Impact of Single Stocks on Factor Returns

Do Single Stocks Matter for Factor Investors?

July 2018. Reading Time: 10 Minutes. Author: Nicolas Rabener.


  • Factor portfolios are typically created by equal weighting stocks
  • The impact of single stocks is therefore reduced compared to market-cap weighted indices
  • The FAANG stocks impacted factors differently


The famous FAANG quintet of Facebook, Amazon, Apple, Netflix, and Google has driven much of the performance of the Nasdaq 100 in 2018 and currently accounts for approximately 35% of the index.

Such a large contribution from a handful of stocks might seem extreme, but a select few stocks have historically accounted for a disproportionate share of stock market returns. Although it may seem counterintuitive, most stocks underperform their index because of the non-normal distribution of stock returns and the nature of market capitalization indexation, which rewards winners and punishes losers.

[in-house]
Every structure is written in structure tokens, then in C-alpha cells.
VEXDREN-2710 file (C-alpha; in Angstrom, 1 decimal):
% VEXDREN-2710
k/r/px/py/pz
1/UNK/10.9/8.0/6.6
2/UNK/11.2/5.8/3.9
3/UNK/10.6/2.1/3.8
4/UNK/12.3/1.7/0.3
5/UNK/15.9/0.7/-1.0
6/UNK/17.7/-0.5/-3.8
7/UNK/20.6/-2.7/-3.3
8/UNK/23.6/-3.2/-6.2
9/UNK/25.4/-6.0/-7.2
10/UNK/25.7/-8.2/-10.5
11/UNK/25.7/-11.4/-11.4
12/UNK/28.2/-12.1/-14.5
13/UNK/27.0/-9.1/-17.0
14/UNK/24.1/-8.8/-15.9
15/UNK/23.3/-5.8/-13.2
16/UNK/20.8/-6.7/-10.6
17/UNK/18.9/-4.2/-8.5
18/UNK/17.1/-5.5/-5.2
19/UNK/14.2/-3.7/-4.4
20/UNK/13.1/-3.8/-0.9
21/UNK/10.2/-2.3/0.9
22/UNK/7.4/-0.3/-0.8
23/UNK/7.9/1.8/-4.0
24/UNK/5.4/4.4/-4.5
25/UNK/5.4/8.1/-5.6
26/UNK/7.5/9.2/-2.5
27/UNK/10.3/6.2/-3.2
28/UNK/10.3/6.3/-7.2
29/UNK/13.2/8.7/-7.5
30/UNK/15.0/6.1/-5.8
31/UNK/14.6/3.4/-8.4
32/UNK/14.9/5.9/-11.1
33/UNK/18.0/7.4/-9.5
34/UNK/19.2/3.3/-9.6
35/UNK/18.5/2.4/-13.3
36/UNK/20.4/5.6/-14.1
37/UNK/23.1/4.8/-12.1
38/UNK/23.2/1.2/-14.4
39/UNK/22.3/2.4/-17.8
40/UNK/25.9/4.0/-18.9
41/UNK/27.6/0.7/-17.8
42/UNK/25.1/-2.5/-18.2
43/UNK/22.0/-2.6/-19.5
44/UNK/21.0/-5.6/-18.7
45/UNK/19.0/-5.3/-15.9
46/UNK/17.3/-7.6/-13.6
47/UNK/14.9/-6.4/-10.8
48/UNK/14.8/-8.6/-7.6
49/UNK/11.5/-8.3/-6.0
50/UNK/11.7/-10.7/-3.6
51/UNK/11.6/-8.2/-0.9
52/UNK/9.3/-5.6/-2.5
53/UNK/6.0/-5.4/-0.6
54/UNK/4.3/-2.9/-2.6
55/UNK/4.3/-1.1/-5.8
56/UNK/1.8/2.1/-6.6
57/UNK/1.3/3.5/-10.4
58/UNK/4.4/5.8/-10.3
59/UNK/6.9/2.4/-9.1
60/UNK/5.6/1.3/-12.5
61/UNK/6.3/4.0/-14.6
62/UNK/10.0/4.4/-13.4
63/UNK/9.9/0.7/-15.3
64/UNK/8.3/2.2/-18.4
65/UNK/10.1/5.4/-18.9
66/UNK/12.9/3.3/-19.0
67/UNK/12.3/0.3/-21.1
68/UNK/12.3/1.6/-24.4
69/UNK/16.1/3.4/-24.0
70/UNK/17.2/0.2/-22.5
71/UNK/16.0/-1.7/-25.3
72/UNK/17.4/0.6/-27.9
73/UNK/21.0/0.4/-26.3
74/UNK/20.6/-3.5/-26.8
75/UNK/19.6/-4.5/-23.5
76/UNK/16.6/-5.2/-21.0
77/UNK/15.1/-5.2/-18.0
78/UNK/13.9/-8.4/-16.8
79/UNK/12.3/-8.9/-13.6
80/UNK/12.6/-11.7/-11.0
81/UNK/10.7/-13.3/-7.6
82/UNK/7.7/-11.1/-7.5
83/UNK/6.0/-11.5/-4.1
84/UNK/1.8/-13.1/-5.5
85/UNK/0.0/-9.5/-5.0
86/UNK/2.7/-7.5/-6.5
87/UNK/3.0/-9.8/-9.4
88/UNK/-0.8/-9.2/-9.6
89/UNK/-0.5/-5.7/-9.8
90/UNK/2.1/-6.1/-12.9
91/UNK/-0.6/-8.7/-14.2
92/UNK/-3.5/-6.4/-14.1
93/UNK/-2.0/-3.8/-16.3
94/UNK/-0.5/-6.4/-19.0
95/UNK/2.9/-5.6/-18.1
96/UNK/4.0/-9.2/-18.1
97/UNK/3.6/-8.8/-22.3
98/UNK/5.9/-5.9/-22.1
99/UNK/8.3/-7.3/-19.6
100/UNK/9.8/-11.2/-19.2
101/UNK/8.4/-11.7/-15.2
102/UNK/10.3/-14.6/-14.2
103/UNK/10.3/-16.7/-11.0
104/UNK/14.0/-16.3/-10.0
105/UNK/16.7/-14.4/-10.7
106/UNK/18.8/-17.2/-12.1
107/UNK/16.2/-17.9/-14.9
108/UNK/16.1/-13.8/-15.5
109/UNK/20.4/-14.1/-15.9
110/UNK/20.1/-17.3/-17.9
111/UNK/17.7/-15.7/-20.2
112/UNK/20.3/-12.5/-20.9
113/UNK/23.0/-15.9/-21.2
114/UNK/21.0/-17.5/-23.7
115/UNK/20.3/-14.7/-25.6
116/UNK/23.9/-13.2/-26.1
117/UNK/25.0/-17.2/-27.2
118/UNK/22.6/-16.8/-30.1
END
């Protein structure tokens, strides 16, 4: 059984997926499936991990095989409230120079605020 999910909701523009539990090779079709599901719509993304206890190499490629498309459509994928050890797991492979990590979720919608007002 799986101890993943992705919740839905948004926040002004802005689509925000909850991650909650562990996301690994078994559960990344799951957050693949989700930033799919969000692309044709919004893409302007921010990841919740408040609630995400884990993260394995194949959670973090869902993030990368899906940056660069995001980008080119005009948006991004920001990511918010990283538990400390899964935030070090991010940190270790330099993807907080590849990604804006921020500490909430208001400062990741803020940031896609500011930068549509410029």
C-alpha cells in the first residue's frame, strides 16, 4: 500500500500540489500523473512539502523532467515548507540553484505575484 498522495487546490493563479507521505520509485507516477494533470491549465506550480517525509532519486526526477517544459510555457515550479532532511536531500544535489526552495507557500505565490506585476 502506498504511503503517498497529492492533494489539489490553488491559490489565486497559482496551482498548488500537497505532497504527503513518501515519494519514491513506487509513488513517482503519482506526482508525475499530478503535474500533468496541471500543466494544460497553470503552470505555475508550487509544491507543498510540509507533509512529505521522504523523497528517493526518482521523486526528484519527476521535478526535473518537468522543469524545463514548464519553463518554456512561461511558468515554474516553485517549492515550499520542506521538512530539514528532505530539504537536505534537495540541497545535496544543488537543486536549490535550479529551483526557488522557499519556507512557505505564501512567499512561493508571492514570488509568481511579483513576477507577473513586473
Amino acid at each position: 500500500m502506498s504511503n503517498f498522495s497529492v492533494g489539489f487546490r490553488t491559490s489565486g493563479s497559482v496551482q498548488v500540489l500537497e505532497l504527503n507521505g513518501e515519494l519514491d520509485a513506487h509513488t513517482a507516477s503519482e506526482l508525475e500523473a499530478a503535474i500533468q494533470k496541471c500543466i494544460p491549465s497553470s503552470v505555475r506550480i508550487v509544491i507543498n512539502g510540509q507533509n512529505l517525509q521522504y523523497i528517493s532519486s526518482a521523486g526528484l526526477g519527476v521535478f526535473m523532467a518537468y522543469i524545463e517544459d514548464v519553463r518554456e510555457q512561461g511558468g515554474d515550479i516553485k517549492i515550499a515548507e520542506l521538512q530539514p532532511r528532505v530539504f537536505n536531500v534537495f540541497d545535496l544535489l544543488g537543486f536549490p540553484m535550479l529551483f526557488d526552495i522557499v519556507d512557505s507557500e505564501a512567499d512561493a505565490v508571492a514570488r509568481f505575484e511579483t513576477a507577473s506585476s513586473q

Factor portfolios are less affected by single stocks since they are usually constructed equal weight. Nevertheless, the relationship is worth exploring. Using the Value factor as a case study, how do single stocks influence factor returns? And how do the FAANG stocks influence six common equity factors?


We define the Value factor as buying cheap and selling expensive stocks as determined by a combination of price-to-book and price-to-earnings ratios. The portfolio is constructed beta-neutral and selects the top and bottom 10% of stocks with a US market capitalization of over $1 billion This results in a diversified portfolio of approximately 170 stocks each on the long and short sides.

Since the positions are equally weighted, single stocks should have a limited influence. The following chart highlights the 10 stocks that contributed most to positive Value factor performance in the United States from 2000 to 2018. These equities represent a diverse array of industries, with a tilt toward